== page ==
Lawmakers fast-tracking bill to set higher daily salary
SALT LAKE CITY — Lawmakers are on a fast track to boost their daily pay from $117 to $273 while at the same time attempting to make it clearer to the public who is claiming meals and hotel rooms during the session.
Currently, lawmakers are paid $117 each day they are in session or attending interim and other official meetings, plus $95 for lodging and $61 for meals, even though lawmakers from the Wasatch Front seldom incur those costs.
Under the proposed change to House and Senate rules, every lawmaker would receive that same amount, and those who do stay overnight in a hotel and buy meals would be able to seek reimbursement for up to an additional $156.
"This is the right thing to do," the sponsor of HJR6, House Majority Leader Brad Dee, R-Ogden, said before the resolution passed in the House 70-4. He said the resolution, which passed the House last year but stalled in the Senate, will provide more transparency.
"We will have an audit trail on every expense," Dee said. Calling the resolution a "common sense" measure, he said lawmakers can turn down all or part of the compensation. "We are not forcing anyone to do anything."
Rep. Jack Draxler, R-North Logan, said he has used the hotel and meal money to cover the costs of staying in Salt Lake City during the 45-day session since he was first elected to the Legislature in 2006.
"Our constituents need to understand what our salary is and what our legislative expenses are," Draxler said. "Until now, that hasn't been clear."
During a House GOP caucus before the vote, Dee said reimbursements for hotel and meal expenses will have to be approved by legislative leaders. House Speaker Becky Lockhart, R-Provo, suggested lawmakers think twice about asking for unnecessary reimbursements.
"I'm sure the press would be glad to write a story about it because it's all public record," Lockhart said, especially for those lawmakers who live close to the Capitol. "You have to decide yourself if that's something you want to take on."
The price tag for the change, recommended by the independent Utah Legislative Compensation Commission, is expected to be $150,000 annually.
"We think it's a small price to pay for that transparency," Dee said.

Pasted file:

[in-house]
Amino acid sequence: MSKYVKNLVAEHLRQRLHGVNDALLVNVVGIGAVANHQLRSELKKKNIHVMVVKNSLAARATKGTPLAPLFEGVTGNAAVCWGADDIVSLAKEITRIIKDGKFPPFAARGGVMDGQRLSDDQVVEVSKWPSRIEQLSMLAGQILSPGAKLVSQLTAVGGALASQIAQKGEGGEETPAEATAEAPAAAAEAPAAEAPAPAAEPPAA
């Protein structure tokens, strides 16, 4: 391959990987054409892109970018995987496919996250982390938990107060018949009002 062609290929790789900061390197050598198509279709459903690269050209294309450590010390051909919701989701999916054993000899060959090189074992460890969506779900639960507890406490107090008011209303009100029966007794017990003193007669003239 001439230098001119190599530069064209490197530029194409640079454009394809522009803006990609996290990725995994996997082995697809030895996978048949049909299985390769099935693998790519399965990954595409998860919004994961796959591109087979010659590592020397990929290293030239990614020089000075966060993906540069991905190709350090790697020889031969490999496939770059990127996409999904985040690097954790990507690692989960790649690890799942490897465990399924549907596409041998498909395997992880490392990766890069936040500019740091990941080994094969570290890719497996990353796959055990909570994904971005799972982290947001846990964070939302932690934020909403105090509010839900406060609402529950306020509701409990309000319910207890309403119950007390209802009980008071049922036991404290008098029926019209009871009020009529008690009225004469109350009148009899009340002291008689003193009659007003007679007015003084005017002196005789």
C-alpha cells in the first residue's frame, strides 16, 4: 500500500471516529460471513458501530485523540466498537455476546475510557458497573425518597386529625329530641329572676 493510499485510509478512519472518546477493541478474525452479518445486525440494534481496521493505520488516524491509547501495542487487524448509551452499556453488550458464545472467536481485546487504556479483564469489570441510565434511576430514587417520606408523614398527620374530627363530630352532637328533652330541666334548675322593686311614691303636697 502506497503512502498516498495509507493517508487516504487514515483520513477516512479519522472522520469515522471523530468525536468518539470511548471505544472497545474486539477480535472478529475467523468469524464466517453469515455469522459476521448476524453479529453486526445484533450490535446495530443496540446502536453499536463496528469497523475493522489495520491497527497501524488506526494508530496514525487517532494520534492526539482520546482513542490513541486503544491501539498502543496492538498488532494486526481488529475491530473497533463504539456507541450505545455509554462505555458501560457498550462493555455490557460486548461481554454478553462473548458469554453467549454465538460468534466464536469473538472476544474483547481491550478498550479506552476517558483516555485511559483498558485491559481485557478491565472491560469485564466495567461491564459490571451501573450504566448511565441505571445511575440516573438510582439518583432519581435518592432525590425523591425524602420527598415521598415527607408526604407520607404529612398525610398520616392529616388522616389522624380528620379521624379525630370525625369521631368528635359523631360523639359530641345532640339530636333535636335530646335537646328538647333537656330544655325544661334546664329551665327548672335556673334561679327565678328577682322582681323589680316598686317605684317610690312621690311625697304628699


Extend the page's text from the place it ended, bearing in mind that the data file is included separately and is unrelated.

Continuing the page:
The Senate Rules Committee will hold a hearing on the resolution at 5 p.m. Wednesday. Dee said he hopes the measure can be approved by the Senate and take effect on Saturday.
Senate President Wayne Niederhauser, R-Sandy, said he was unsure why the matter was not addressed by the Senate in 2012.
"Last year, our (GOP) caucus was in favor of the bill, so we're anxious to have it come over and address it through our process," Niederhauser said.
Sen. Jerry Stevenson, R-Layton, said the issue of legislative compensation came up during last year's legislative races.
"We're trying to fix a problem. I think we've been asked by the media to do this. We've been asked by the public," Stevenson said. "It's time to fix the problem."
Contributing: Marjorie Cortez
- Author, activist speaks at Theodore Roosevelt...
- Man accused of killing UTA worker dies in prison
- Women underrepresented across Utah's...
- Mike Lee, US Senate to hold monument meeting...
- 7 tips for summer travel while pregnant
- Area museums help visitors ‘slow down,...
- The tiny town that set out to be Utah's...
- Jim Bennett: One 11-year-old's perspective on...
- Planned Parenthood 'CTR' campaign draws... 47
- New rule sparks debate over teacher... 44
- Utah Democrats headed to 'historic'... 29
- Utah Democrats see opportunity in... 15
- Utah Democrat: Kaine 'kind of person we... 15
- Mike Lee, US Senate to hold monument... 9
- Women underrepresented across Utah's... 8
- Prosecutors say Jeremy Johnson should... 7